Purpose: To retrospectively evaluate a 12-year experience with endovascular repair of isolated iliac artery aneurysm (IAA).
Methods: From August 1997 through July 2009, 91 patients (81 men; mean age 71 years, range 31-90) underwent endovascular treatment for isolated IAA at our department. Of these, 77 patients received stent-grafts either alone or in combination with coils or an Amplatzer vascular plug (n = 2); 1 patient received a Smart stent combined with coils, and 13 patients were treated with coil embolization only. The aneurysms were classified according to location: type I = common iliac artery (CIA), type II = internal iliac artery (IIA), type III = CIA and IIA, and type IV = external iliac artery with/without CIA and/or IIA involvement.
Results: Primary technical success was 90.1% for all aneurysm types and 93.6%, 80%, 88.8%, and 93.3% for types I, II, III, and IV, respectively. Secondary technical success was 96.7% for all types and 97.8%, 95%, 100%, and 93.3%, respectively, for each type. Clinical success was 93.4% for all types and 97.8%, 85%, 100%, and 86.7%, respectively, by type. Complications in 18 (19.8%) patients included 7 type I endoleaks, 3 type II endoleaks, 2 enlarged aneurysm sacs (incomplete embolization), 5 cases of buttock claudication, and 2 stent-graft thromboses. Two patients were converted to open surgery; 10 underwent secondary interventions. Mortality rates were 1.1% (n = 1) at 30 death days and 23.1% (n = 21) over a mean follow-up of 45.9 months (no aneurysm-related death). Cumulative overall survival was 97.7% at 1 year and 47.6% at 10 years. Freedom from aneurysm-related complications was 88.6% at 1 year and 83.5% at 5 years.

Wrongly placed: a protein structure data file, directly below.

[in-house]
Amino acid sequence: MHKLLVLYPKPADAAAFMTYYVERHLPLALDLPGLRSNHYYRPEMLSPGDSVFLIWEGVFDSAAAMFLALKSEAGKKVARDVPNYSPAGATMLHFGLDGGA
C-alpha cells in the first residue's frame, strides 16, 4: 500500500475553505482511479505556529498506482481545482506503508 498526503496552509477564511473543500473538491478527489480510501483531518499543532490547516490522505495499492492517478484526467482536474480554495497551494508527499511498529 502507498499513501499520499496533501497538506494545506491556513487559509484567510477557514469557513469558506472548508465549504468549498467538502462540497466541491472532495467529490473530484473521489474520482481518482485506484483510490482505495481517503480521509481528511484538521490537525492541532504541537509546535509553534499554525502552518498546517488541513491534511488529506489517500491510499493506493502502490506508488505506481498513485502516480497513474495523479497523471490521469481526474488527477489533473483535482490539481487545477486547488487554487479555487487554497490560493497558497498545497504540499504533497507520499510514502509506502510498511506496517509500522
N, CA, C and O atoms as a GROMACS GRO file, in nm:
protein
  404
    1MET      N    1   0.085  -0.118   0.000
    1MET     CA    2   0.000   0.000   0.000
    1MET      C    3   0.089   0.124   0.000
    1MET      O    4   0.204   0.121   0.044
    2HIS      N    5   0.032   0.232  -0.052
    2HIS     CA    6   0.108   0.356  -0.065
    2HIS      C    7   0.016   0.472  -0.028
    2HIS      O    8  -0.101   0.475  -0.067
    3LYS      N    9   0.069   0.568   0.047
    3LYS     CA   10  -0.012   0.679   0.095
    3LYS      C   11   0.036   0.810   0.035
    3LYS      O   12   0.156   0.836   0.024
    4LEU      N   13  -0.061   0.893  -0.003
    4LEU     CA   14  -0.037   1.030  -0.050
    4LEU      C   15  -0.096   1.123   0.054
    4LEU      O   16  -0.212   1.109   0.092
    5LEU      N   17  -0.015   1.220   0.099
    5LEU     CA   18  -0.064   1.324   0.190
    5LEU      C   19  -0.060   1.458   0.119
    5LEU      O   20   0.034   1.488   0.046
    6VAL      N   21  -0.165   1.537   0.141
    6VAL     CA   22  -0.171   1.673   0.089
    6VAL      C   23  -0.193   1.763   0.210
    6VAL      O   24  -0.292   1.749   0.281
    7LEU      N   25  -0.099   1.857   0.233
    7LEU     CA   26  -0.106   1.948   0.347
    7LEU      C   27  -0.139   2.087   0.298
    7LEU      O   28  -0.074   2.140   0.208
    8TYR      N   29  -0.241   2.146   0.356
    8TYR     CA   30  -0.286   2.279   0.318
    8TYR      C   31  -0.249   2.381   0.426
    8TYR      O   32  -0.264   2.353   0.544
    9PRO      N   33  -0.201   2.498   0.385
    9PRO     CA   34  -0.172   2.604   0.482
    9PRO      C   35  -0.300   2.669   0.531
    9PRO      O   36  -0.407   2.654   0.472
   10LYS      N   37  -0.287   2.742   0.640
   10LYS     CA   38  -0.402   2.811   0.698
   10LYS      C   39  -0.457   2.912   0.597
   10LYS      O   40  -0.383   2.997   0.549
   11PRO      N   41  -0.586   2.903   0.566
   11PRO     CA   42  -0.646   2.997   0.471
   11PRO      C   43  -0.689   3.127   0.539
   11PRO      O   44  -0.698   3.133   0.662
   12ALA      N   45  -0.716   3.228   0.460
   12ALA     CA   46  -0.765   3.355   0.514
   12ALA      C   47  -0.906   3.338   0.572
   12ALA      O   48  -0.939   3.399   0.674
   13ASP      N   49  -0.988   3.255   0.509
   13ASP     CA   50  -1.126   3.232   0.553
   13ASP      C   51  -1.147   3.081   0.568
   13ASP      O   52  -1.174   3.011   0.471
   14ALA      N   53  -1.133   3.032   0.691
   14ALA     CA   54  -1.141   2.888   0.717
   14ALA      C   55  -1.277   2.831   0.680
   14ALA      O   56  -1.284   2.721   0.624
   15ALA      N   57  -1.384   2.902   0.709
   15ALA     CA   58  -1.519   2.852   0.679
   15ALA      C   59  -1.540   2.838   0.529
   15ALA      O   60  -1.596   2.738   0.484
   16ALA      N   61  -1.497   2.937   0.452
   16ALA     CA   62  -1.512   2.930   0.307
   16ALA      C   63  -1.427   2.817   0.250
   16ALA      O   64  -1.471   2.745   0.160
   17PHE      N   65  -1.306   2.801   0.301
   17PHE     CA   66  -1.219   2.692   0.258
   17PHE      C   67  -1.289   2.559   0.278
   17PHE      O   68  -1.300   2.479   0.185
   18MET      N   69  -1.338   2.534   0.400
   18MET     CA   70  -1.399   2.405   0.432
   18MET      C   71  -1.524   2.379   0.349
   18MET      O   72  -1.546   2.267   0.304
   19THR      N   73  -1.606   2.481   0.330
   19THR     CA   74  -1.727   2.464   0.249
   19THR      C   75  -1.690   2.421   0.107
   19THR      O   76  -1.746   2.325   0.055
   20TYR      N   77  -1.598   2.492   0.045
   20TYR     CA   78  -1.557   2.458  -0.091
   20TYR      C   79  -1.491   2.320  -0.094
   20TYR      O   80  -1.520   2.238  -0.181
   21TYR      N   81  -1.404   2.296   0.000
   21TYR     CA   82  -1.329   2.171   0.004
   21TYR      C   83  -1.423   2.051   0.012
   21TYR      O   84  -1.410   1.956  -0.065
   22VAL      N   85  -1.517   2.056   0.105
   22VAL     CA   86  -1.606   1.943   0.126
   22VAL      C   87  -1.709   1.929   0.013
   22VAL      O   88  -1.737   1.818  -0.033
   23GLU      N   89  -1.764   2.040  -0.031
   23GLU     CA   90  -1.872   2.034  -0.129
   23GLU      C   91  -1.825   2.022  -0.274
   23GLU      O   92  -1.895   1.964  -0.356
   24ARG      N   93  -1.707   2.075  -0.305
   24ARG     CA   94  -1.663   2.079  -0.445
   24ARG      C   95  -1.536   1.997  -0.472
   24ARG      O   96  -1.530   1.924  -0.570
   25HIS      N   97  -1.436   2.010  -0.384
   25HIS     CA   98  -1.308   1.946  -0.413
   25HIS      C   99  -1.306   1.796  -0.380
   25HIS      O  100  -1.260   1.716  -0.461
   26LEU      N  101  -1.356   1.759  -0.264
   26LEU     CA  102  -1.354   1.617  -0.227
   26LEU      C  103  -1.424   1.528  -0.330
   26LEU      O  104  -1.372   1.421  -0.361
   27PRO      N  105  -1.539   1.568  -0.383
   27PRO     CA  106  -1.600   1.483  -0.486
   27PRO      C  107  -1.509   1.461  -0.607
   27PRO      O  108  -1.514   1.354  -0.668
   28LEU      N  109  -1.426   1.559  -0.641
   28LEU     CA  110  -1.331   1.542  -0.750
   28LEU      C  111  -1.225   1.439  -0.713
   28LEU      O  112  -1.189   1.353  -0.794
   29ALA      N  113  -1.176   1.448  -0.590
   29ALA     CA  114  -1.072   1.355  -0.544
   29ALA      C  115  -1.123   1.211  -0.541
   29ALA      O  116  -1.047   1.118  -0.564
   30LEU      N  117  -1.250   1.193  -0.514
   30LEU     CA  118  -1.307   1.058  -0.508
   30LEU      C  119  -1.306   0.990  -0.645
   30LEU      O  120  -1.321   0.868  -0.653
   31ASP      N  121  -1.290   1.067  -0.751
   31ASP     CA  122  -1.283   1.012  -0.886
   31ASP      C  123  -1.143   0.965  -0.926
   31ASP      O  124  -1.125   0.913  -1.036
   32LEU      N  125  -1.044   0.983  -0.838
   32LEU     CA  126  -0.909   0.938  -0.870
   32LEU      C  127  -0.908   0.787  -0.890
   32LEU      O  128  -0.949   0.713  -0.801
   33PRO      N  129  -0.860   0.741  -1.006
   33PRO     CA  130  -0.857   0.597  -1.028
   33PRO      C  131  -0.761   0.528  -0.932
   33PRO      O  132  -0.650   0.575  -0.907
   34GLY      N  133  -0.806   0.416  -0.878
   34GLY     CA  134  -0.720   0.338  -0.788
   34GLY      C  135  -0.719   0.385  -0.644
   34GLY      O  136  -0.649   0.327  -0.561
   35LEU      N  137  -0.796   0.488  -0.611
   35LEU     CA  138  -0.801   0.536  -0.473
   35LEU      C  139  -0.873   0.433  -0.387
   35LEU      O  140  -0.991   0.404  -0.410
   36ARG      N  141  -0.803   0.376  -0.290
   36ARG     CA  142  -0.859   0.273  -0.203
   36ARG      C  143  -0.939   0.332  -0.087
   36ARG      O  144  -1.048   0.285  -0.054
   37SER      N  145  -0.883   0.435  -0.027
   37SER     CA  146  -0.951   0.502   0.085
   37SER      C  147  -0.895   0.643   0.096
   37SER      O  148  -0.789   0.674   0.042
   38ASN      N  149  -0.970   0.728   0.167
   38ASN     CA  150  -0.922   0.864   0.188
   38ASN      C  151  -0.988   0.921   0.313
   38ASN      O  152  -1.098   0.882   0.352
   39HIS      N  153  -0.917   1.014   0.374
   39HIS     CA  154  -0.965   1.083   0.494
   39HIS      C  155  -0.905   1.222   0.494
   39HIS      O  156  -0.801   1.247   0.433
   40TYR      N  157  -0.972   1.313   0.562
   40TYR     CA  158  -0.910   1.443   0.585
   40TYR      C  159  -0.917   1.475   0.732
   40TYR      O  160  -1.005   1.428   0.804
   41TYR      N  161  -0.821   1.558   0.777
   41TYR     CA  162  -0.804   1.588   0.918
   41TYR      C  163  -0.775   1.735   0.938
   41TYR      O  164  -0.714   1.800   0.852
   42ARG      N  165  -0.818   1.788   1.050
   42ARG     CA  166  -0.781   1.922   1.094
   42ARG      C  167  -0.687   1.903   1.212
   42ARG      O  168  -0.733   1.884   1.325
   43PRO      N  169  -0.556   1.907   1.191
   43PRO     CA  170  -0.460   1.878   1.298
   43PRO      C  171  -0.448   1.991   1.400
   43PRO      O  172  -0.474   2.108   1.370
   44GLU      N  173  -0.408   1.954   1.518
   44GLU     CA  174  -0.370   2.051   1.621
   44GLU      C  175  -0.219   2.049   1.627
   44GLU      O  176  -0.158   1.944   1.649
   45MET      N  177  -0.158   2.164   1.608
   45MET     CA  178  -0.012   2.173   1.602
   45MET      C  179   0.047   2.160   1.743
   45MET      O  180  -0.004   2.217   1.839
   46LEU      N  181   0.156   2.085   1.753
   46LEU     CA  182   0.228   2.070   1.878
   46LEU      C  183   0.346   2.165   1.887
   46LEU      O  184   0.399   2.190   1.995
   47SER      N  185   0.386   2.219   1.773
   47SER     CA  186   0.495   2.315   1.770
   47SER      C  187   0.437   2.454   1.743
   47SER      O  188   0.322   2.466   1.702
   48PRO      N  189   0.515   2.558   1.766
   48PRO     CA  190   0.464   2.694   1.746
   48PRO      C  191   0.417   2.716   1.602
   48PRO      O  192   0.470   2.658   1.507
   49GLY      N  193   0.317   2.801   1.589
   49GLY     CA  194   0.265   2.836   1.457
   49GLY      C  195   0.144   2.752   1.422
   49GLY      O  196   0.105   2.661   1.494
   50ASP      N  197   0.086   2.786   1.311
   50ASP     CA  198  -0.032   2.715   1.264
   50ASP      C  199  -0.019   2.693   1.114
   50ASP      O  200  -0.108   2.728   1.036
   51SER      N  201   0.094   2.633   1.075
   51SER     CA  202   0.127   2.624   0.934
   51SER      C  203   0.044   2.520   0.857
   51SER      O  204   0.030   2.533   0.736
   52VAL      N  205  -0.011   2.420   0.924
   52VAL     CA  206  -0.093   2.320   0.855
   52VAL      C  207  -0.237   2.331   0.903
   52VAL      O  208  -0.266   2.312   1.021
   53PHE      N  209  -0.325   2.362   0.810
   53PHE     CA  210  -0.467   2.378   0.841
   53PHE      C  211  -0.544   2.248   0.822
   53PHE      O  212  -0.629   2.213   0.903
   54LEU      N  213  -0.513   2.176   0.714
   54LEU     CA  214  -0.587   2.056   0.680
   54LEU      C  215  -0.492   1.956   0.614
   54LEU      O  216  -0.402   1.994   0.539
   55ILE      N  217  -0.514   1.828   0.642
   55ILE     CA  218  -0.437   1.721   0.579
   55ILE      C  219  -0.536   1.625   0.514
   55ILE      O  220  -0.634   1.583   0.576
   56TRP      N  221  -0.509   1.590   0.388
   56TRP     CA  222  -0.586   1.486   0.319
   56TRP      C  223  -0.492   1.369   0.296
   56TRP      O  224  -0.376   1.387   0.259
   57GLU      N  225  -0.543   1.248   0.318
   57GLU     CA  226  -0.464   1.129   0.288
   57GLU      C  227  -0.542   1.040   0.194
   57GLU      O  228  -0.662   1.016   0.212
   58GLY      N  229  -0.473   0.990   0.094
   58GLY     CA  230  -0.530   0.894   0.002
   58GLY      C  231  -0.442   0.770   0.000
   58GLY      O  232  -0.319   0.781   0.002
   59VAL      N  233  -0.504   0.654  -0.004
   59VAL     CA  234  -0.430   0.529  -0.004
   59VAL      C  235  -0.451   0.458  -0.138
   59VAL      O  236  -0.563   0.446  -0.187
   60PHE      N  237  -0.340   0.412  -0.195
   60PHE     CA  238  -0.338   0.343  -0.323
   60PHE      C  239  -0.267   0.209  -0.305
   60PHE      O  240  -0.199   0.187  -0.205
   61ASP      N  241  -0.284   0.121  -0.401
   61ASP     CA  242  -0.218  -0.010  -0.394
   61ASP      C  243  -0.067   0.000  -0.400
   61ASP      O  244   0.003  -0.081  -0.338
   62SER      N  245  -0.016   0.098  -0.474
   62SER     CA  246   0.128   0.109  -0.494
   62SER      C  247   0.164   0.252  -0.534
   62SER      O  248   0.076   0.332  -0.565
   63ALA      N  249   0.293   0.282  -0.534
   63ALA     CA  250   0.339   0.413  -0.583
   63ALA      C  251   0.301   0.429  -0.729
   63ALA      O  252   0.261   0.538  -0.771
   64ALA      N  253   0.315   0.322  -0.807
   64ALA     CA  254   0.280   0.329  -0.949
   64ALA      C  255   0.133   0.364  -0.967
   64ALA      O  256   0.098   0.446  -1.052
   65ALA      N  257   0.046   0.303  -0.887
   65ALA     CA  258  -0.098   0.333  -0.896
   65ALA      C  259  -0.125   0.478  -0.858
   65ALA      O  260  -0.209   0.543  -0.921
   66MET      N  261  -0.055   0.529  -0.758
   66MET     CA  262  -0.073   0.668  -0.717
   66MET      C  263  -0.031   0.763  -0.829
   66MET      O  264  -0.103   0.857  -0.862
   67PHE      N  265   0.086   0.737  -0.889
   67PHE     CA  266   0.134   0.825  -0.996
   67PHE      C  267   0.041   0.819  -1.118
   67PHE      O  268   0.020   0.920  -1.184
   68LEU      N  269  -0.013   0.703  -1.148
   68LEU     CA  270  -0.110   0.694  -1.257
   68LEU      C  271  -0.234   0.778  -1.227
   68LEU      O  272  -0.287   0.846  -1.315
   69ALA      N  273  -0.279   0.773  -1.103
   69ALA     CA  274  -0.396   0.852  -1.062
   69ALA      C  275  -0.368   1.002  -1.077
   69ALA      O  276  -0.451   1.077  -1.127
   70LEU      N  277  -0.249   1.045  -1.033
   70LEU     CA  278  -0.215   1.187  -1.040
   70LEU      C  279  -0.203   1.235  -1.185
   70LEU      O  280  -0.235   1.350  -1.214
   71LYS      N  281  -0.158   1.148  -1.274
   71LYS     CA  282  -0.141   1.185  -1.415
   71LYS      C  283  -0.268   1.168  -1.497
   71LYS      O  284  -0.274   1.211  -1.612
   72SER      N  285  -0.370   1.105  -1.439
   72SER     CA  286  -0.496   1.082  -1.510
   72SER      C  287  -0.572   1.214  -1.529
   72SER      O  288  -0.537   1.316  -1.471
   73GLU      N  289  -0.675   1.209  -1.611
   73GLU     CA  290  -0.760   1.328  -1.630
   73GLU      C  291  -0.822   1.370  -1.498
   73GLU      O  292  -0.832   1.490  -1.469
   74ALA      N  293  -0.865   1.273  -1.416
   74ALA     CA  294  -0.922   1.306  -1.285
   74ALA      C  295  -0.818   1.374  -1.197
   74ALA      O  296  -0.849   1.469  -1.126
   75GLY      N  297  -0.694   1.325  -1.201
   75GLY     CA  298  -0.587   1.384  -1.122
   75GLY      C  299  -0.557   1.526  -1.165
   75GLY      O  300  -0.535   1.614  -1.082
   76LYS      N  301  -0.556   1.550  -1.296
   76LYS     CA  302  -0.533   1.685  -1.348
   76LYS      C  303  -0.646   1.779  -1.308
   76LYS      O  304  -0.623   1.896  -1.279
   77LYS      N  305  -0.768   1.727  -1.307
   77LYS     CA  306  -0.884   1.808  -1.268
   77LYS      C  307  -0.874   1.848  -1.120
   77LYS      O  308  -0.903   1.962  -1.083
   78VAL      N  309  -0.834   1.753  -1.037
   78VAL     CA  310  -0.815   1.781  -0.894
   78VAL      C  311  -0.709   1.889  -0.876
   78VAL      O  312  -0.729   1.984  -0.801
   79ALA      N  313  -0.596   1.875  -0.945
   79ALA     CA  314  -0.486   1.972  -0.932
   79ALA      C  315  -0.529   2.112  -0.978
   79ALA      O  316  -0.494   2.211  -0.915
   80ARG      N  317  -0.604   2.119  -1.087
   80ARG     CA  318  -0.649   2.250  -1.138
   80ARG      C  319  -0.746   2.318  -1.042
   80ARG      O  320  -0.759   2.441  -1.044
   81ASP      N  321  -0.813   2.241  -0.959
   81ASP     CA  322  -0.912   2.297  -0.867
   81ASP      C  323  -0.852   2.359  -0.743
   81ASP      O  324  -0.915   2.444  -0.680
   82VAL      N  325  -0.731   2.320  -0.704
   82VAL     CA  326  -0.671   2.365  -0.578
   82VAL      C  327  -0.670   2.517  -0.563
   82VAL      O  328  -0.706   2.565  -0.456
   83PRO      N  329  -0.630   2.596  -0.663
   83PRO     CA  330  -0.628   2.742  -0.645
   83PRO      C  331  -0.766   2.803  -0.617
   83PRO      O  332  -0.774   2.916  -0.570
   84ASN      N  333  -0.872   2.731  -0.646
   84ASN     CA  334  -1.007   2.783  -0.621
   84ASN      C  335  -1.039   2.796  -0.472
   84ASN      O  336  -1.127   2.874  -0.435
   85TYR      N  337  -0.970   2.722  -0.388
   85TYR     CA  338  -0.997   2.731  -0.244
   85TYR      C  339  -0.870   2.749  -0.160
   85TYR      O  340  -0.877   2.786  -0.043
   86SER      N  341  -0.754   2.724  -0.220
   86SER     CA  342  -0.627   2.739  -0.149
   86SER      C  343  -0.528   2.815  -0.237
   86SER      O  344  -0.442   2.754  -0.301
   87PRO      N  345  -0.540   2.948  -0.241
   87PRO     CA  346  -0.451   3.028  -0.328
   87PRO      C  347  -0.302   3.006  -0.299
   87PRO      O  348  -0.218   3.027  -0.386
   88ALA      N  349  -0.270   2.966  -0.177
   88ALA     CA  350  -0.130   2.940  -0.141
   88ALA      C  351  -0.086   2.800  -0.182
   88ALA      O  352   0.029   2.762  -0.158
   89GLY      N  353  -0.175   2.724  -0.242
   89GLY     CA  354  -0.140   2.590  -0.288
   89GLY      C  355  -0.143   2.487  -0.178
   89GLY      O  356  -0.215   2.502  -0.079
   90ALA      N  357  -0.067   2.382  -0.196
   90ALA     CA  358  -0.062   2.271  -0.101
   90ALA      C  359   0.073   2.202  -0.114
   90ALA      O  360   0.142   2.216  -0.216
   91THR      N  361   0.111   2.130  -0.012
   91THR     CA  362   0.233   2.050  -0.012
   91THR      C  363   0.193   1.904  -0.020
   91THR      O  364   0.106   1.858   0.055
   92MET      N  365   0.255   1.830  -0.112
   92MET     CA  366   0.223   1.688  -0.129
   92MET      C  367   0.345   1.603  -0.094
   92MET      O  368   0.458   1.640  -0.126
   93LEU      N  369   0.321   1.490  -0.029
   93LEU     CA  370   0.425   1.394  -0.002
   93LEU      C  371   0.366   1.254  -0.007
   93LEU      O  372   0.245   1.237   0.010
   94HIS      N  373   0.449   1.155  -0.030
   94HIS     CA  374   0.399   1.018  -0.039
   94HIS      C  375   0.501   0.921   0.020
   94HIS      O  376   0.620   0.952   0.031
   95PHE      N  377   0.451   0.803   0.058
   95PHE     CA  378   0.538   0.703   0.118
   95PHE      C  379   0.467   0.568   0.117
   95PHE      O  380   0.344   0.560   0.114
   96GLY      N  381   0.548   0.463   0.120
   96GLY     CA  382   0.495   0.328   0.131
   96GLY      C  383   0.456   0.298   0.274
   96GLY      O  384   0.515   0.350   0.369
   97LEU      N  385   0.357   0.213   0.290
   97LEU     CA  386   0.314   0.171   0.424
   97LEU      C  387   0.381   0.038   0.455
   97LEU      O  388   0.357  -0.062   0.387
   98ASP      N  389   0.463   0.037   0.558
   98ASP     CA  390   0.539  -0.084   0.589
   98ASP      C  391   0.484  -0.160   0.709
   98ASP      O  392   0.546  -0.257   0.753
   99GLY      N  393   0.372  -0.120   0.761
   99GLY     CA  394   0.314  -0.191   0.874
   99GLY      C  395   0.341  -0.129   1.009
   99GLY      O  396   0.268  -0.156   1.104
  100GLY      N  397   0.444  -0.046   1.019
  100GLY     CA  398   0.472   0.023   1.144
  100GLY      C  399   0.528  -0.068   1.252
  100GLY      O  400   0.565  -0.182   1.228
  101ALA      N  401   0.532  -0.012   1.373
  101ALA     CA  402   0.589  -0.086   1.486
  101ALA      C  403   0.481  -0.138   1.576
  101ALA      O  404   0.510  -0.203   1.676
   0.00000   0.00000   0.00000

Conclusion: Endovascular repair of isolated IAA is a safe and minimally invasive alternative to surgery. However, it may be associated with several complications and must, therefore, be carefully planned.